Starkville Alderman Jim Mills’ support for a second public referendum on bond money for new, renovated and expanded police, court and City Hall space deserves a detailed hearing.
However, both his fellow board members and Mayor Dan Camp should examine any proposal that would adopt a lower spending level and build inadequately for Starkville’s growth needs.
Voters rejected in September, by a sliver of a margin, a $9 million bond issue that would have financed a new city court and police department headquarters. The September referendum fell 23 votes short of the required 60 percent approval.
Mills worked against passage of the September proposal on cost grounds, and that position deserves respect. But what is gained in the long term if a less expensive bond issue is adopted and the new facilities it finances soon after require expansion?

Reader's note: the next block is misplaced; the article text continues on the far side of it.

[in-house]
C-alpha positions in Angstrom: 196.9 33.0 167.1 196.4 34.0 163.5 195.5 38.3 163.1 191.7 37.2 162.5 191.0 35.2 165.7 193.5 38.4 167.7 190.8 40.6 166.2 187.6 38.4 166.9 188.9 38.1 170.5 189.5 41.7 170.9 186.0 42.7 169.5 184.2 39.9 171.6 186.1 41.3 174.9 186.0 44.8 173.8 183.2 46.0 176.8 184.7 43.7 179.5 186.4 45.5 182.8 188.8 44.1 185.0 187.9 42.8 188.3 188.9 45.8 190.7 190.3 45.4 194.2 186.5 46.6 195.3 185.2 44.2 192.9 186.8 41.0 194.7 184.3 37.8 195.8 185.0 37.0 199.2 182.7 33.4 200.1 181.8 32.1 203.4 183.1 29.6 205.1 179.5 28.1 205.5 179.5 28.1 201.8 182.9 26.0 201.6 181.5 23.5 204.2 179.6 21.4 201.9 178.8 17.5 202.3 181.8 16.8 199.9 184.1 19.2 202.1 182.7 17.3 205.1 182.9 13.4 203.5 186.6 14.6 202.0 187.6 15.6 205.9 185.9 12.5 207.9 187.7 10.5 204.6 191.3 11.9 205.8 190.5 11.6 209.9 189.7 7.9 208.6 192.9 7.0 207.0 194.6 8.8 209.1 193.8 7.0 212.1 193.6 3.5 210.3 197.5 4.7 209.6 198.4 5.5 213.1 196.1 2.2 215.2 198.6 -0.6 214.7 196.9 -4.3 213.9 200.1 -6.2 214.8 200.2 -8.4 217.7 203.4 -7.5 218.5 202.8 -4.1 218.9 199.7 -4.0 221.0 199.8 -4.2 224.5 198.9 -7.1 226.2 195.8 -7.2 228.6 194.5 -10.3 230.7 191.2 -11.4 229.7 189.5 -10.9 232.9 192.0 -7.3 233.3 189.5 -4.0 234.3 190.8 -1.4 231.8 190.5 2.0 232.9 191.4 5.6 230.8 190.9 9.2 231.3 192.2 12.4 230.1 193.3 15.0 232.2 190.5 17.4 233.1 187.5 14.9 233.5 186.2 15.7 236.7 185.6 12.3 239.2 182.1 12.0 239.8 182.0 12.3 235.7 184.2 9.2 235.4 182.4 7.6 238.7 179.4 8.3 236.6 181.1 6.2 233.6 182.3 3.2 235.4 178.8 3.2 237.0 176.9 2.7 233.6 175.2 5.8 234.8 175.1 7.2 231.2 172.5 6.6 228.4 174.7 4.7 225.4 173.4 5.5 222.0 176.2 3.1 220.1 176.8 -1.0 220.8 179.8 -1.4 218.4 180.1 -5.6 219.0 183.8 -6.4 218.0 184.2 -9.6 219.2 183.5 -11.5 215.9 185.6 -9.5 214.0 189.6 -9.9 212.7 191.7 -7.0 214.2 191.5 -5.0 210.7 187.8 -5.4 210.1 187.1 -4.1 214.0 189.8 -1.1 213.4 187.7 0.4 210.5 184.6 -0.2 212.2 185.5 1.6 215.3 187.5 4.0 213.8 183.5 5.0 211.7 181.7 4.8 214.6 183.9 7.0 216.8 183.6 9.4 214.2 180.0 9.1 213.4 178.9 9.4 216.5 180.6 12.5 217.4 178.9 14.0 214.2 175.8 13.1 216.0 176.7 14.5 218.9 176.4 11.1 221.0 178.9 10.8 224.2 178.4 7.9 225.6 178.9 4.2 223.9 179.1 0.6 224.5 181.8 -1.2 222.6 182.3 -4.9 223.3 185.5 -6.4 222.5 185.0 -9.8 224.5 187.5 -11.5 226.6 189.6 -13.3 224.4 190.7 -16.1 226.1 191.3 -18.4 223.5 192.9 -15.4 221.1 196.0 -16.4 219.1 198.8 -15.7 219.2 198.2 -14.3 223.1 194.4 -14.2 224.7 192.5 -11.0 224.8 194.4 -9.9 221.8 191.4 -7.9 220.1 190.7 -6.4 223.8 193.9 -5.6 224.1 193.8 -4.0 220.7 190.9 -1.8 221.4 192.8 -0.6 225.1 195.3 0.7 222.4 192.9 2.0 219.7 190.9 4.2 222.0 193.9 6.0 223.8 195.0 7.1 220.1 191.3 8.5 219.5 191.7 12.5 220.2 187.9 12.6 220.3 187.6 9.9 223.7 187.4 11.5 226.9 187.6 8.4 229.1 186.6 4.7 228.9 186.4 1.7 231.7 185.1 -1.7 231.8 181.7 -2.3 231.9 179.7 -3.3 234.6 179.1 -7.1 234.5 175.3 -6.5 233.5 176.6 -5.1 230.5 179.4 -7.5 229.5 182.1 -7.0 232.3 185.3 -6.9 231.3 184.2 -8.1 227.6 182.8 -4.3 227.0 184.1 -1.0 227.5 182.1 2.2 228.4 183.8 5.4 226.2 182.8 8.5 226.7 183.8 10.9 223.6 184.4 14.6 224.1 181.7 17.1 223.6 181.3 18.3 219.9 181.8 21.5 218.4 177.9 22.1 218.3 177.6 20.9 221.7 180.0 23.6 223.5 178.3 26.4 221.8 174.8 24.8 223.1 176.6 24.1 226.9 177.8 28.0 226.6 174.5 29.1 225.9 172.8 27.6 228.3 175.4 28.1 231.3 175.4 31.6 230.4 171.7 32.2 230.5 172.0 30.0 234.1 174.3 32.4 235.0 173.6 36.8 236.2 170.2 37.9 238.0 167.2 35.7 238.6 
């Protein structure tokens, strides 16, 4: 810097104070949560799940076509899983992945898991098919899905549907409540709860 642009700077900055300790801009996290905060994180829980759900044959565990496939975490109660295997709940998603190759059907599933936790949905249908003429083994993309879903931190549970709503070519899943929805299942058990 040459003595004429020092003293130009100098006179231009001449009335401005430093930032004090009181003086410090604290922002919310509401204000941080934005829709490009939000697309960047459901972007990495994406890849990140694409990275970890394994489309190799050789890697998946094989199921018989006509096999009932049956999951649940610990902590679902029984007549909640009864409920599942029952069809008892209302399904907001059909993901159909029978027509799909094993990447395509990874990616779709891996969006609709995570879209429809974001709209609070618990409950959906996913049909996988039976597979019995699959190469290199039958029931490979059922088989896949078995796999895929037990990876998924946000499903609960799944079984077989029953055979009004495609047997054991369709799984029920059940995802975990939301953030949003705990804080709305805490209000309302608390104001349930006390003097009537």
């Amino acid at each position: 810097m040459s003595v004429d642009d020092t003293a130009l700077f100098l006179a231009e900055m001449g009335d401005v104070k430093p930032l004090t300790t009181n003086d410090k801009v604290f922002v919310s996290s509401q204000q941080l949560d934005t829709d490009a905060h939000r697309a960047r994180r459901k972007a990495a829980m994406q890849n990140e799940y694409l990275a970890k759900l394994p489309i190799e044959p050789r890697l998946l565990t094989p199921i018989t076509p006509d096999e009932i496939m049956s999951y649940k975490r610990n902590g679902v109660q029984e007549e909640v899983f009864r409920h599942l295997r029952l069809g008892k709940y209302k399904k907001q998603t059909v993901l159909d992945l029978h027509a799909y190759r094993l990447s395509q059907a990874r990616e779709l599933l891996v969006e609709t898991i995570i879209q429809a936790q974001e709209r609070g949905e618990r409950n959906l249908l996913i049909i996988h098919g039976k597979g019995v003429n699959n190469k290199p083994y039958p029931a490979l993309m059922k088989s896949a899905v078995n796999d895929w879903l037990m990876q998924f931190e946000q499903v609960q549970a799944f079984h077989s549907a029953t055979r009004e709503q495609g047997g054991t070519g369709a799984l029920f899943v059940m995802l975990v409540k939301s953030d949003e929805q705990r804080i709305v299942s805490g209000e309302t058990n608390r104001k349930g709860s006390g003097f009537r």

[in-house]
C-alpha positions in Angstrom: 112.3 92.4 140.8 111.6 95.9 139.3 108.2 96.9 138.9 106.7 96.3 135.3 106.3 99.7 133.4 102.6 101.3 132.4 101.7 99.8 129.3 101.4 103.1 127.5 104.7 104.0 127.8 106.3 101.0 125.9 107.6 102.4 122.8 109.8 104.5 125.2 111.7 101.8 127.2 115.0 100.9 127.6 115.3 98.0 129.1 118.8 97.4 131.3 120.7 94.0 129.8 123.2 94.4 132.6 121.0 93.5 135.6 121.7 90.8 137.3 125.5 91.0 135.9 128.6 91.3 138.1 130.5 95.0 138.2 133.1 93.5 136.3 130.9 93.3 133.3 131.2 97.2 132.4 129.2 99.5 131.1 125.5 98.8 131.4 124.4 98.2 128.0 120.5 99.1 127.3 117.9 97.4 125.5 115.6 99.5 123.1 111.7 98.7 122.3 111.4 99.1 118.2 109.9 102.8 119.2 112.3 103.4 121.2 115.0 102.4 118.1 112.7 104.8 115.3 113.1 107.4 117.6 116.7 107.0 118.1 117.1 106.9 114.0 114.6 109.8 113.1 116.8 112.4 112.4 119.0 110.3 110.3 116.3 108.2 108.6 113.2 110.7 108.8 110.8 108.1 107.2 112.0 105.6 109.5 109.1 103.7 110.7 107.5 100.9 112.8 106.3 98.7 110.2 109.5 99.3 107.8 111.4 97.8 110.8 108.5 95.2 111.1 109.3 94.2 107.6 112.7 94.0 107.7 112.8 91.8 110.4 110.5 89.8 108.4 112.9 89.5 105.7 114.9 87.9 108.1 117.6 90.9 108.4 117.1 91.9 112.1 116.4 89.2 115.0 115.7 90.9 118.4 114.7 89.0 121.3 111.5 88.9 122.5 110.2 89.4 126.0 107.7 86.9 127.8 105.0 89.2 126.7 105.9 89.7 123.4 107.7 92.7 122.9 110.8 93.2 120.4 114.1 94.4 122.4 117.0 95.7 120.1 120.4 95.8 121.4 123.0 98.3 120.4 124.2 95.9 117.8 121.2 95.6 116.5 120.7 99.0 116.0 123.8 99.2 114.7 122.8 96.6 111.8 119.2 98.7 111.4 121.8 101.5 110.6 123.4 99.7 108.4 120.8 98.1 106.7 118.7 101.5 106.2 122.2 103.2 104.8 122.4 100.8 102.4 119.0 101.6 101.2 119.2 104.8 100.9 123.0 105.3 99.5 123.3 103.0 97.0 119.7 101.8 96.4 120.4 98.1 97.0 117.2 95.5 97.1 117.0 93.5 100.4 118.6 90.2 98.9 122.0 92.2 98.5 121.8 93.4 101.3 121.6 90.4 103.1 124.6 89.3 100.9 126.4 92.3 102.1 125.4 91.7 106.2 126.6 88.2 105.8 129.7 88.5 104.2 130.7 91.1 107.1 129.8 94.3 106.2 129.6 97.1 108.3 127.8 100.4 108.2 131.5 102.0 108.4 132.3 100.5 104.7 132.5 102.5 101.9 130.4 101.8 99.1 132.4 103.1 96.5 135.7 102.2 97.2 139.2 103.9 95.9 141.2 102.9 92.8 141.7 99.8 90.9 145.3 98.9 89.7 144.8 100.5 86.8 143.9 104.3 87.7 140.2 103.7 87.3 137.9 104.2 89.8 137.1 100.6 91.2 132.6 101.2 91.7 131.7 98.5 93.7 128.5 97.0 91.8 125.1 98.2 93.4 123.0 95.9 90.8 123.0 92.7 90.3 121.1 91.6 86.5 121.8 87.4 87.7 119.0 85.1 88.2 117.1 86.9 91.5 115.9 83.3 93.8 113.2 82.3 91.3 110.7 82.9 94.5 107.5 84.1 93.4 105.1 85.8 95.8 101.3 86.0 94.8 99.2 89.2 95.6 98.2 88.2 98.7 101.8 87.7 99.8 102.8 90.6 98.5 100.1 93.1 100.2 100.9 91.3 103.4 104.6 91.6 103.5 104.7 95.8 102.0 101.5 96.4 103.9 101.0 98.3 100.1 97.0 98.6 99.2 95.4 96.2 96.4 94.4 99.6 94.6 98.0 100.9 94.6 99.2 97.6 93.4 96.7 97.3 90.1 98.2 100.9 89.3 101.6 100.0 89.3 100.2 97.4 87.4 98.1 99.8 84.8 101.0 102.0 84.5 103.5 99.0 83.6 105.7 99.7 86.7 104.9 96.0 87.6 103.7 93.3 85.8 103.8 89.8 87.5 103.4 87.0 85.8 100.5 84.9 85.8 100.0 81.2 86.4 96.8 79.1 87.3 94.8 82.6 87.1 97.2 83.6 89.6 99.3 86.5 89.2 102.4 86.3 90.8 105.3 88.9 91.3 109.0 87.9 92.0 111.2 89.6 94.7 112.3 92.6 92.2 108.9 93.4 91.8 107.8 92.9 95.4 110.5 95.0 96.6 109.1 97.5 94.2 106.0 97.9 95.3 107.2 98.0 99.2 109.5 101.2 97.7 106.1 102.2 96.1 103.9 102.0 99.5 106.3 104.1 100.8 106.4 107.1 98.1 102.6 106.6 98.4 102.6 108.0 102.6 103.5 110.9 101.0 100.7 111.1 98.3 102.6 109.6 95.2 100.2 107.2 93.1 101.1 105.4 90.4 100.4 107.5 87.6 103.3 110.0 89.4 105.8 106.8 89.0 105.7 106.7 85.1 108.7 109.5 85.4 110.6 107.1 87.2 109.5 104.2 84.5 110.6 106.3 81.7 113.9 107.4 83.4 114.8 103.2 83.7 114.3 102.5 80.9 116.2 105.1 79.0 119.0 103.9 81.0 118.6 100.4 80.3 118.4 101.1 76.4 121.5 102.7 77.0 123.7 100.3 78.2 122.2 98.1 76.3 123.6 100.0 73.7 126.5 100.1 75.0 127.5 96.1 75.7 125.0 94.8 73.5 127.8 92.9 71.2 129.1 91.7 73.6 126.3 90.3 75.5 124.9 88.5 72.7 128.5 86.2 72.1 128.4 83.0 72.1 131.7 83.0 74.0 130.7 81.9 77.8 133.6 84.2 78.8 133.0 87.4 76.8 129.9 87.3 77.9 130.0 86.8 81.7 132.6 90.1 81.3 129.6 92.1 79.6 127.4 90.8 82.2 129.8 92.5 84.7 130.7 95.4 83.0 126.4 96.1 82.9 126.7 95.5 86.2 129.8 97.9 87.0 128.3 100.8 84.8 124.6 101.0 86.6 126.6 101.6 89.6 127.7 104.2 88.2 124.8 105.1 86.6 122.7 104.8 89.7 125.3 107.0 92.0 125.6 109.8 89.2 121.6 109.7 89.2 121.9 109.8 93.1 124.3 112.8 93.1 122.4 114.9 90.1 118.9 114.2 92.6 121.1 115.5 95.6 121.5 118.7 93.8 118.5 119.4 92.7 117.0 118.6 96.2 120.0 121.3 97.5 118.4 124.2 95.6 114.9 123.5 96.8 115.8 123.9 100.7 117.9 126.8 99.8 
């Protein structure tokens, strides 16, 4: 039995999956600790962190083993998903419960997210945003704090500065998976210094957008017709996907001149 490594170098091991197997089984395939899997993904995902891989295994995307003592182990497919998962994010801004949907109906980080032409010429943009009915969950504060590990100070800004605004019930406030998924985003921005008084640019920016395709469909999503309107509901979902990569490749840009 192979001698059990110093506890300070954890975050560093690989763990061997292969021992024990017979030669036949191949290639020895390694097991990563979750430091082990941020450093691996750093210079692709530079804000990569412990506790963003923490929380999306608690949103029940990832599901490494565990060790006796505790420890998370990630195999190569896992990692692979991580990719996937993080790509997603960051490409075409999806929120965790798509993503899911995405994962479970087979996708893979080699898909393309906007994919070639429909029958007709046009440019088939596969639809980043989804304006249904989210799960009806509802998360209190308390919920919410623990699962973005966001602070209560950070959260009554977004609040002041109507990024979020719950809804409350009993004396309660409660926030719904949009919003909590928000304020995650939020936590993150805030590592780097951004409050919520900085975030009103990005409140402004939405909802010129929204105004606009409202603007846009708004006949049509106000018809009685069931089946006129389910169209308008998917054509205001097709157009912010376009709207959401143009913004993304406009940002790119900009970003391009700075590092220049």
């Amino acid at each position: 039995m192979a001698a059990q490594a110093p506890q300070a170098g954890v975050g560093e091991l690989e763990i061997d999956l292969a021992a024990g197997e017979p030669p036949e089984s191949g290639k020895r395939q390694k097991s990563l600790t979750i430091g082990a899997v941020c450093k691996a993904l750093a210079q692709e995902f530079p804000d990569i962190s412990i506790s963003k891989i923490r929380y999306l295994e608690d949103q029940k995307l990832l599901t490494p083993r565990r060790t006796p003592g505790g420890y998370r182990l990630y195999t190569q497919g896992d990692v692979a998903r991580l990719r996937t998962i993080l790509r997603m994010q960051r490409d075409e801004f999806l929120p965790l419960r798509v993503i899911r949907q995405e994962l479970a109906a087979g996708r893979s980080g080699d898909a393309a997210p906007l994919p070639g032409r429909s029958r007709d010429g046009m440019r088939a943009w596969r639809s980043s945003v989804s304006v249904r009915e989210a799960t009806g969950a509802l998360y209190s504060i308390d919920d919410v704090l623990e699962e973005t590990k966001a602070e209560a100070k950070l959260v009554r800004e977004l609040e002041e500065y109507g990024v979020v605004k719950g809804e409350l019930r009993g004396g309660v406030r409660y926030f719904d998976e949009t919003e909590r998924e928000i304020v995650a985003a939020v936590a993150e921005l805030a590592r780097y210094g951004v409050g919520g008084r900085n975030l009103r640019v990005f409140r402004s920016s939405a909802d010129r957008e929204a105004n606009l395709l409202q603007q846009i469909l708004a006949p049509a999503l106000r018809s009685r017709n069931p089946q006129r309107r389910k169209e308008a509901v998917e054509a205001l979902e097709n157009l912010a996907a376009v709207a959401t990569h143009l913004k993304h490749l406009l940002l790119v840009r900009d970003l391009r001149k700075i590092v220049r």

Starkville has grown to more than 20,000 residents and it is operating at official levels in buildings and offices for a city half that size. Nothing is gained if new facilities reflect a city of 15,000 residents and not a population pushing toward 25,000 or perhaps 30,000.
In practical terms, Starkville’s city services operate for a city of more than 40,000, including Mississippi State University’s 16,000 students.
The total head count for the university and the city will continue growing because economic and population expansion and enrollment increases are pursued intentionally by the city’s and university’s leadership.
We hope the aldermen and Mayor Camp continue exploring possibilities but choose as the next step nothing less than fully adequate investment for a city on the move.